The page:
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One afternoon, Murff was sat in the bedroom of a young man for whom he was responsible for monitoring. The teen was playing his guitar and Murff was making a photograph. Then, a friend of the teen came to the bedroom window. He was confused by Murff, his camera, and the scene before him. Without missing a beat, the teen told his friend that he had just been signed to a record label and that Murff was from Rolling Stone Magazine.

I end with this anecdote because the teen, in spite of his circumstances, was witty and present. And he had agency. Lighthearted moments are harder to come by when people are implicated in the criminal justice system. Corrections is a serious body of work about a serious project, but it has been built on years of very personal interactions. For the protection of the youths, all of Murff’s subjects remain anonymous but that doesn’t mean they are distant.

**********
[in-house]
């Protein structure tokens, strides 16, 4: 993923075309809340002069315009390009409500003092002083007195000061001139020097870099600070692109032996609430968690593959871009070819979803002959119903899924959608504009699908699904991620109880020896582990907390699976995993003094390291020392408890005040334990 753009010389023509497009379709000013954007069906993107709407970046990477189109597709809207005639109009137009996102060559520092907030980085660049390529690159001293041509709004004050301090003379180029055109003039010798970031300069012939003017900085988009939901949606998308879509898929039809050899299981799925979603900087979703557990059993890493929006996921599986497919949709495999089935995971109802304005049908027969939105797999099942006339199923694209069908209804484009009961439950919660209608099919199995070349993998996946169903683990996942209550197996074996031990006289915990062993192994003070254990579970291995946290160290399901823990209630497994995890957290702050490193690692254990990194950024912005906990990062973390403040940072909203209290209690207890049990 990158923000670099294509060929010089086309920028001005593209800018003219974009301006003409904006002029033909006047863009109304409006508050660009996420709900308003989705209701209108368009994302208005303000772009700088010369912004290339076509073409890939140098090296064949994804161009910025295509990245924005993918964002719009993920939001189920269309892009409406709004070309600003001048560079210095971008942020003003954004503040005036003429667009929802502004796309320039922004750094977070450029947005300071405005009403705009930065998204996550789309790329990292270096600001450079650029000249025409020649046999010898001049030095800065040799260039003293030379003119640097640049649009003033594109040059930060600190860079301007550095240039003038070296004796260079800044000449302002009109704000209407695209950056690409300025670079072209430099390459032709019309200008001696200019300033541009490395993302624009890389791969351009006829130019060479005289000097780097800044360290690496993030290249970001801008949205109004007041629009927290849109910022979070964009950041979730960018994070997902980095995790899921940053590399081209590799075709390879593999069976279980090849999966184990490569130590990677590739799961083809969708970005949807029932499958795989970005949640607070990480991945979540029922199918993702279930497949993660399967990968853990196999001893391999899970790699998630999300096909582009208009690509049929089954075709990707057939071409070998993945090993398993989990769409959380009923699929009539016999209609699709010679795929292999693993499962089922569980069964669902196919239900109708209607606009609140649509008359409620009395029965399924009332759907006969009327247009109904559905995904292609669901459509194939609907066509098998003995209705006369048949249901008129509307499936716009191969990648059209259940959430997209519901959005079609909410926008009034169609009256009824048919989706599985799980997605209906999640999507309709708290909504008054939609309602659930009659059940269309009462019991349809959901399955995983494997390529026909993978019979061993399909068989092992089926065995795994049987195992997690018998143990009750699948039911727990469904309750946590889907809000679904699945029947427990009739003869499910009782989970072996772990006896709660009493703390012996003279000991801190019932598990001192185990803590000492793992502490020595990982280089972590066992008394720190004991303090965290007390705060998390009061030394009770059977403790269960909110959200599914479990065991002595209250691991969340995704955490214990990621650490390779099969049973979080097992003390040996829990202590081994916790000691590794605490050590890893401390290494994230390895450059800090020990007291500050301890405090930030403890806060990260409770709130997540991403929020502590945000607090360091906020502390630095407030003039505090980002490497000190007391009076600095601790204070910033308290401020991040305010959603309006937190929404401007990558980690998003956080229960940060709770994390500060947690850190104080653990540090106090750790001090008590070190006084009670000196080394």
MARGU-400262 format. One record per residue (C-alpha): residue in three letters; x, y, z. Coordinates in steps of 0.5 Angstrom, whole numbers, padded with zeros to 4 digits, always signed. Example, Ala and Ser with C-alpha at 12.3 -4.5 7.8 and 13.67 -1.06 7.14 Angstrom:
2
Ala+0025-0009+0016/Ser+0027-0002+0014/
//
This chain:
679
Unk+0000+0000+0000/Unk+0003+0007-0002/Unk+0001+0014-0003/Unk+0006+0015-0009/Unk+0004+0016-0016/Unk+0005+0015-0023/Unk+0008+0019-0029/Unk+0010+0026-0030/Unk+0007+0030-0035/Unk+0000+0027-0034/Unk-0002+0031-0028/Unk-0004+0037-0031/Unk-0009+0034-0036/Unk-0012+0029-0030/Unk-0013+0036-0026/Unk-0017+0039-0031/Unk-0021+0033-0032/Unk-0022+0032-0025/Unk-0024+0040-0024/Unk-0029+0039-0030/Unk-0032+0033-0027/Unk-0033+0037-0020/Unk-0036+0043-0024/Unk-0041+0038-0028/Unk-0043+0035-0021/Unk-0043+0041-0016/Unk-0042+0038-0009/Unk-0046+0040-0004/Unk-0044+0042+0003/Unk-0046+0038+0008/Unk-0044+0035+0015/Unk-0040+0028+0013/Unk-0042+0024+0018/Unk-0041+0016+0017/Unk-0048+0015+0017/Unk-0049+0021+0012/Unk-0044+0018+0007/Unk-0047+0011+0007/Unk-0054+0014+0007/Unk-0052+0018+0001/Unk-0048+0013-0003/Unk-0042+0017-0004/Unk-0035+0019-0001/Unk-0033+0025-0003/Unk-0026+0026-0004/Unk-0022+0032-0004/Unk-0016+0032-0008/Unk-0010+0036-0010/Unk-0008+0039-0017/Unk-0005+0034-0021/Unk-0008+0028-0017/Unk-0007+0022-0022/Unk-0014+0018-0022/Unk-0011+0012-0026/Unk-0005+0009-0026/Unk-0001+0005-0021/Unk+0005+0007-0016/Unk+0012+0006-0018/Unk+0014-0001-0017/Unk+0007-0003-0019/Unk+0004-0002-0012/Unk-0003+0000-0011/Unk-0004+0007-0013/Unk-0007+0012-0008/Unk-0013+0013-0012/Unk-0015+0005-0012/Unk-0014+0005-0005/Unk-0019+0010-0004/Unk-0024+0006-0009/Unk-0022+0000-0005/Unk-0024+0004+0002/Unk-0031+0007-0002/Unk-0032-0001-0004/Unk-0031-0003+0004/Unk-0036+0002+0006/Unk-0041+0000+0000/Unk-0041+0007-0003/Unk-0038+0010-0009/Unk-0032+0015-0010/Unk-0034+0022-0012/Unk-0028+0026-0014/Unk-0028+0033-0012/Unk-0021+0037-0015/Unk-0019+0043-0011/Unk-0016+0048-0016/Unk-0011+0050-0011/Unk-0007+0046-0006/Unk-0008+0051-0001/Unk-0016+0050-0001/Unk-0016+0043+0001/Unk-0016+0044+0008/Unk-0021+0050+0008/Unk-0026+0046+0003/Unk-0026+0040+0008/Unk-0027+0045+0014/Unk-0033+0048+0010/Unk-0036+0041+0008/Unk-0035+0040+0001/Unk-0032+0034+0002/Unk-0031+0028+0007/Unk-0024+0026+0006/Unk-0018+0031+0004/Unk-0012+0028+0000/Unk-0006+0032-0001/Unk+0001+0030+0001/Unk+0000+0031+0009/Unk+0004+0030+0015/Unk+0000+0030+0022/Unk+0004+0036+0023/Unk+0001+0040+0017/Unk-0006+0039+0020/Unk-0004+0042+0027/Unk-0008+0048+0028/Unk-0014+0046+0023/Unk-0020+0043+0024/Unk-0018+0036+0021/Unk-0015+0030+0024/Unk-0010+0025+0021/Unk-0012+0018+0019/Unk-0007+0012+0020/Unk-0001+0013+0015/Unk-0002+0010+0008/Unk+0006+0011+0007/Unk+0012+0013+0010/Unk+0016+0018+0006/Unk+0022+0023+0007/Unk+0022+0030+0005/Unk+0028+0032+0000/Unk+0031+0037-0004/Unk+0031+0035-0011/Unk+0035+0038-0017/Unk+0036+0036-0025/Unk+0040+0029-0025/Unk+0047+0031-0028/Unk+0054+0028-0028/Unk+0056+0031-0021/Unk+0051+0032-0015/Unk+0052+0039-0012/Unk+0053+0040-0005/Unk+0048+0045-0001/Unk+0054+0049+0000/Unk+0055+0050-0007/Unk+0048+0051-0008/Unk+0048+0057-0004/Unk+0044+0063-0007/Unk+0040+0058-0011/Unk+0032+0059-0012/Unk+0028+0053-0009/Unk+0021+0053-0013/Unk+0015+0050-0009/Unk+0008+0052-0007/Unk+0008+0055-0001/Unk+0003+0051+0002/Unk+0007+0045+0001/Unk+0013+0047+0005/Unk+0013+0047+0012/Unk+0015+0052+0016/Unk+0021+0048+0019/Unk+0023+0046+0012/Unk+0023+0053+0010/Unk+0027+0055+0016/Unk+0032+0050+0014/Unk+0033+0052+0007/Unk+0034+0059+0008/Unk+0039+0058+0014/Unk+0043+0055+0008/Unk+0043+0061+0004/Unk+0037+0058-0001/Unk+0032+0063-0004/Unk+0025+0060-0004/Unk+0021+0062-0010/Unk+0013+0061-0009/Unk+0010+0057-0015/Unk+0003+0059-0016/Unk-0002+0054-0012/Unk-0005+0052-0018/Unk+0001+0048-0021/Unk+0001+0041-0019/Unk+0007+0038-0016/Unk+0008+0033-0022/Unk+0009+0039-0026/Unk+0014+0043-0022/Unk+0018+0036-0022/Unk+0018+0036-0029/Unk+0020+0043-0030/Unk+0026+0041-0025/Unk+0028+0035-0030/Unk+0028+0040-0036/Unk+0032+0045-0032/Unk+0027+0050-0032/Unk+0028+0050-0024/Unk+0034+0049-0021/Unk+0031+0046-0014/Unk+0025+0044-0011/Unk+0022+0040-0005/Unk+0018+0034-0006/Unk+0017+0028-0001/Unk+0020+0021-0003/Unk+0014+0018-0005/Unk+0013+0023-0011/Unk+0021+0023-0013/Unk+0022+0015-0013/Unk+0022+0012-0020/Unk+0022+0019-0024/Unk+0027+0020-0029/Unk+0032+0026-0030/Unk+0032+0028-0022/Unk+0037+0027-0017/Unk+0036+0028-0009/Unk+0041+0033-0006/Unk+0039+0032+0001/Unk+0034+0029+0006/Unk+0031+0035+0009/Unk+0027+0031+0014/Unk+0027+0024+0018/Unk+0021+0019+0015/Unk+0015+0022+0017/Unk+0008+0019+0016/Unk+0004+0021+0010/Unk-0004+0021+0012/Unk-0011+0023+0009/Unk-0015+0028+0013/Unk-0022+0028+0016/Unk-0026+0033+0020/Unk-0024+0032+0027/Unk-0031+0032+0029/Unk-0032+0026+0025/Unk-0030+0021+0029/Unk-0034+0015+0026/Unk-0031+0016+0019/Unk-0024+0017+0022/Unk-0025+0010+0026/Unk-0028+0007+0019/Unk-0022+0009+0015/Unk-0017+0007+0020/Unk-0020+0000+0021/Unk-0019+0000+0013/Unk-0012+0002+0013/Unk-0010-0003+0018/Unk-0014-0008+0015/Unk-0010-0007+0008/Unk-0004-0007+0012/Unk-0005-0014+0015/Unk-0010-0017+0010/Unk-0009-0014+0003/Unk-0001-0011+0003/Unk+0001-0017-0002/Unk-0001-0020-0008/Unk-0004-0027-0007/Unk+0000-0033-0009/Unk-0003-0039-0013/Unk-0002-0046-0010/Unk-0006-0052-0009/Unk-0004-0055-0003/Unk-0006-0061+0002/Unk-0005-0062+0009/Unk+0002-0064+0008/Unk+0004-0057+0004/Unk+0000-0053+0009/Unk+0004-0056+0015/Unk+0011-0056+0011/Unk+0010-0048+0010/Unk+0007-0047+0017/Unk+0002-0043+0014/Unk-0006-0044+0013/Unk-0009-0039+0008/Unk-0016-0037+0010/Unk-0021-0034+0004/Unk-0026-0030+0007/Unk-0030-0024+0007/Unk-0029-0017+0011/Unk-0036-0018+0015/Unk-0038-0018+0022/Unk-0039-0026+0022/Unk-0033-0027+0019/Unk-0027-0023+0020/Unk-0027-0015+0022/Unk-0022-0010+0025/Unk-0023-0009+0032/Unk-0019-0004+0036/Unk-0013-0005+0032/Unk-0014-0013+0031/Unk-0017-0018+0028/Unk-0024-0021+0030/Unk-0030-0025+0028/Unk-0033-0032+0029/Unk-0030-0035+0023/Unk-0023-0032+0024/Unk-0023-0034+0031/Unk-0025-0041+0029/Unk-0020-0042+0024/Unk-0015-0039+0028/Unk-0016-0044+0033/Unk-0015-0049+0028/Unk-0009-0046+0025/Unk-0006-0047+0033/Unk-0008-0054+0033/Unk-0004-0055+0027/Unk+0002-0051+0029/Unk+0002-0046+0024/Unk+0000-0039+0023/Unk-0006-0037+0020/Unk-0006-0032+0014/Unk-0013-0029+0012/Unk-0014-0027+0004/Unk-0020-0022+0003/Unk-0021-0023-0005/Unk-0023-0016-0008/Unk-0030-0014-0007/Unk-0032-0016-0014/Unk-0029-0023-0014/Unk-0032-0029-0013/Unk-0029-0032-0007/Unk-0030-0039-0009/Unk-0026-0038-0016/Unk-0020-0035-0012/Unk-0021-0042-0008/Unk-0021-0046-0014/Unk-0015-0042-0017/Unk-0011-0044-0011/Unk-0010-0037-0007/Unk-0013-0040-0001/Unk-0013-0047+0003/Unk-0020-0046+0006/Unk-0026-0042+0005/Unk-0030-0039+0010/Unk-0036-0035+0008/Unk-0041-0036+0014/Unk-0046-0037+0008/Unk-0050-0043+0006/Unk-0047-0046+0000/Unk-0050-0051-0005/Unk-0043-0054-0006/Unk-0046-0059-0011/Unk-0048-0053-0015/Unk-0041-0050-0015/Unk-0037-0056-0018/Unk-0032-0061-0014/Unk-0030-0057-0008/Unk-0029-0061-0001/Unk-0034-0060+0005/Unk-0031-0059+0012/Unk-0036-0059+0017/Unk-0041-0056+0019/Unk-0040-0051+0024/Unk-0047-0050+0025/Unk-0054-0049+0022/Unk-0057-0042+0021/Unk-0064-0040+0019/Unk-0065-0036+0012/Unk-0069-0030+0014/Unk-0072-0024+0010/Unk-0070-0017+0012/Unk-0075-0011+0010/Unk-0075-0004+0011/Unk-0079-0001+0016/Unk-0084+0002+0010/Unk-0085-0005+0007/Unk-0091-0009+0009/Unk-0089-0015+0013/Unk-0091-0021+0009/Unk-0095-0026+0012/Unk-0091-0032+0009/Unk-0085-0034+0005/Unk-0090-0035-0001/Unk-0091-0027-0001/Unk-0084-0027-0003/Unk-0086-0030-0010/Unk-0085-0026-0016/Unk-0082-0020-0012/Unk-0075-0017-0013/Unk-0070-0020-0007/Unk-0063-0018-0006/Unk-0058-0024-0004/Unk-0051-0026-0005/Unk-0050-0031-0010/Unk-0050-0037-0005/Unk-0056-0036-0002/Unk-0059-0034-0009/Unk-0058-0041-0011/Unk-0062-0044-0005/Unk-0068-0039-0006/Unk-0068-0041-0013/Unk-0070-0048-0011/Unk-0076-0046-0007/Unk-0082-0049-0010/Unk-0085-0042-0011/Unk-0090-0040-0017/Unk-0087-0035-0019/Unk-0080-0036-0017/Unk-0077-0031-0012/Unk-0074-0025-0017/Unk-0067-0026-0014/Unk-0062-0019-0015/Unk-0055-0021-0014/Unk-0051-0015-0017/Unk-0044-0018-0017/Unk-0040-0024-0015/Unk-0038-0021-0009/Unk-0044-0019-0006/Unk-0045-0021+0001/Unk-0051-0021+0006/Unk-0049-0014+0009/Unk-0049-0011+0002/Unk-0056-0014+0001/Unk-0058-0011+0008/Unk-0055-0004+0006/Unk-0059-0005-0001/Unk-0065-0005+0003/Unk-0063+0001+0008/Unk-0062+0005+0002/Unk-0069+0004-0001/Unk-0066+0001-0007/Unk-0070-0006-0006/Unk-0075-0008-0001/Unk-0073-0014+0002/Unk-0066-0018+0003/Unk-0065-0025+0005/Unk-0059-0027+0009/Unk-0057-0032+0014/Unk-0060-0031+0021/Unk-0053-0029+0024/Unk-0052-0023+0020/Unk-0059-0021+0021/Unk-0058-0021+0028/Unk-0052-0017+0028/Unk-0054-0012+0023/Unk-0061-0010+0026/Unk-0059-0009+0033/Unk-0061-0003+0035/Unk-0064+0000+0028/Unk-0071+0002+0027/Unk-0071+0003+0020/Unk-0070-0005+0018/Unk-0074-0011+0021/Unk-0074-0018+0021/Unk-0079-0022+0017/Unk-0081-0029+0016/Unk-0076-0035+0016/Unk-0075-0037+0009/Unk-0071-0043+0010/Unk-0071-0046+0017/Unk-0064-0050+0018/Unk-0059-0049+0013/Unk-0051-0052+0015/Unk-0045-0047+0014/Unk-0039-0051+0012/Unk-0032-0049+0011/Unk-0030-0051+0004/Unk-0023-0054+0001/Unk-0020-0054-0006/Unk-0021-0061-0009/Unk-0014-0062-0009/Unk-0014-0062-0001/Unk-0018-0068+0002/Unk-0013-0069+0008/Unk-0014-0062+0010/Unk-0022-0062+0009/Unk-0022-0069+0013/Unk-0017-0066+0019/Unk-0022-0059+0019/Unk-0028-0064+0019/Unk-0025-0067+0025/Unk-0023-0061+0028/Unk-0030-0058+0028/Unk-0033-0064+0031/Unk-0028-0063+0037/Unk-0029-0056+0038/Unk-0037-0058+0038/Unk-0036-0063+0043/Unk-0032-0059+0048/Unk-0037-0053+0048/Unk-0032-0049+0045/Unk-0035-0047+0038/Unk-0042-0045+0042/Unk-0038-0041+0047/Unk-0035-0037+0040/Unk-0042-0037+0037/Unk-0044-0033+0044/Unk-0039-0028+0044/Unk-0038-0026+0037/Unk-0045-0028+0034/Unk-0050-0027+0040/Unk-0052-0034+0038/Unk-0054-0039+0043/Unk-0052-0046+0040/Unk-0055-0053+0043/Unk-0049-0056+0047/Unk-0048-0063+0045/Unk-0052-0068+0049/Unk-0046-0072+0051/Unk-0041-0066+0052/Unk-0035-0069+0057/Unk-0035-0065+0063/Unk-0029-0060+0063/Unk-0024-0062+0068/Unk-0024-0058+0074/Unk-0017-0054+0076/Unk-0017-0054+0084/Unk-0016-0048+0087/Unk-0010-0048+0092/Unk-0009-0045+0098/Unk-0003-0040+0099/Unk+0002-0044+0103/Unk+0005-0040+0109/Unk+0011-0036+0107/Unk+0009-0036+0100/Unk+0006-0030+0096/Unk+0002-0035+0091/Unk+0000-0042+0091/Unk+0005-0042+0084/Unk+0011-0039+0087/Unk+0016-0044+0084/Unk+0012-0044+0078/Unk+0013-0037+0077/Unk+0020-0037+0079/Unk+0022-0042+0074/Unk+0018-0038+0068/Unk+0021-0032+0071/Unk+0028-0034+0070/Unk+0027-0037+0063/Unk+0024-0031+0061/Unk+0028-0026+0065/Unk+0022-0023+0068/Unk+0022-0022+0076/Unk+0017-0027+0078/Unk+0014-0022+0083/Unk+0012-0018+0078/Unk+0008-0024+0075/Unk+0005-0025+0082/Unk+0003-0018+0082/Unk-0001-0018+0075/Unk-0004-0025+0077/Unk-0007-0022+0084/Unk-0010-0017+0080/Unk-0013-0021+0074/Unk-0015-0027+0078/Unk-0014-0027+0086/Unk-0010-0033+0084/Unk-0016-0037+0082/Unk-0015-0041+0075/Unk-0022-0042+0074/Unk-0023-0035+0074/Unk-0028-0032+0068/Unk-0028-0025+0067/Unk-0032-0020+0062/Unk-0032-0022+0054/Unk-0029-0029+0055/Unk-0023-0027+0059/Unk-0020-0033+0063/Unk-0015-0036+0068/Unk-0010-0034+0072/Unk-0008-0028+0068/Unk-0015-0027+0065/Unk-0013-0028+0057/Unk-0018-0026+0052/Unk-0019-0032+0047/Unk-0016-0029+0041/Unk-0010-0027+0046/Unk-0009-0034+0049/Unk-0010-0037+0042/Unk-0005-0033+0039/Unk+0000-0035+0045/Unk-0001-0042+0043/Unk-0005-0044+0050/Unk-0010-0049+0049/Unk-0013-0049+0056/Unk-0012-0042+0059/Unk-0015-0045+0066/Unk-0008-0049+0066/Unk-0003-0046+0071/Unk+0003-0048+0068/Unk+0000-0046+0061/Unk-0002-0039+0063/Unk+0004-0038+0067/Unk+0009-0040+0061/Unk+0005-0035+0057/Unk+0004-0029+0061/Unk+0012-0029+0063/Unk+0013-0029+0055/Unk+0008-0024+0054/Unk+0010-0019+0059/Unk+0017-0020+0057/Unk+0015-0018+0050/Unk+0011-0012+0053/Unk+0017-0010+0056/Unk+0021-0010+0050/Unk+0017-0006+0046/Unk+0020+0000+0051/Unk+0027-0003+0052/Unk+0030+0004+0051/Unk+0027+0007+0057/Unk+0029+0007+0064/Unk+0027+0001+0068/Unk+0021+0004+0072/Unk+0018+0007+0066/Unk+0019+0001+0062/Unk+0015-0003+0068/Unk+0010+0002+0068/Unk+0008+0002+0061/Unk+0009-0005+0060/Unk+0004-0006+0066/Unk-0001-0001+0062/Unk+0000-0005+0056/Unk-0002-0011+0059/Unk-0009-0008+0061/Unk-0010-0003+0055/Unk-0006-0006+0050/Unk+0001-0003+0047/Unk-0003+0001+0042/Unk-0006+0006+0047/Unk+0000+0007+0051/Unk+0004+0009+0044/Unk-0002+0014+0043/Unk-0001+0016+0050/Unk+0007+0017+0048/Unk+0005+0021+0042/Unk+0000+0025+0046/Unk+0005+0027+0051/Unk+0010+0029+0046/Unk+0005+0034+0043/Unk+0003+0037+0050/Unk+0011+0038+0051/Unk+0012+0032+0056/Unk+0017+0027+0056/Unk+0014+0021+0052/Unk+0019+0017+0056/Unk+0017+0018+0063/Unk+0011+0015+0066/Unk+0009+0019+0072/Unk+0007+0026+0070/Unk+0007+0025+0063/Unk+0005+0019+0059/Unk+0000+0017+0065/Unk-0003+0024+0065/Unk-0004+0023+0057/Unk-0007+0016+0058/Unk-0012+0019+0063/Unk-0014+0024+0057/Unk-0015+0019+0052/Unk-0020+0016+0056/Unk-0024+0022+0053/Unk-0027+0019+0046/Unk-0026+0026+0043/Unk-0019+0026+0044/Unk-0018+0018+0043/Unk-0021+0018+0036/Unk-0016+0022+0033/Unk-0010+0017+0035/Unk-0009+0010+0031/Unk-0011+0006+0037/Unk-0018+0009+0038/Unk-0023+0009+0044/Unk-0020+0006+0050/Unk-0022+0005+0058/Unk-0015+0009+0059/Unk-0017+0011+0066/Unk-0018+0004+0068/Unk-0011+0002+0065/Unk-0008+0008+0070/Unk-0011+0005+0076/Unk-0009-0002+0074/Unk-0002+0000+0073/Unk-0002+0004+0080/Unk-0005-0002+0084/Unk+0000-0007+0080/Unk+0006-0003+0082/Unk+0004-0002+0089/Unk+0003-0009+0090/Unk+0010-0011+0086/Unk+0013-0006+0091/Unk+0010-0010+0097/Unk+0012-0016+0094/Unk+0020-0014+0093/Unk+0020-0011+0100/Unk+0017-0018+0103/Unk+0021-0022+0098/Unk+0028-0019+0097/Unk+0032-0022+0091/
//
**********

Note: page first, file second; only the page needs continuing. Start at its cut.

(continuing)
What we think today affects what we do tomorrow. As you leaf through these pages, think about how you would feel as a kid under monitoring, think about your current attitudes about “delinquent” kids, and think about if those can change. Think about these things today because, certainly, there’ll be more electronic monitoring devices tomorrow.

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CORRECTIONS THE BOOK

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Title: Corrections, 2015
Size: 9.75 x 7.75 in
Page Count: 80 pages, 40 images
Publisher: Aint-Bad Editions
Edition Size: 450, signed and numbered
Print: 8×10 signed and numbered edition of 50
ISBN: 978-1-944005-01-6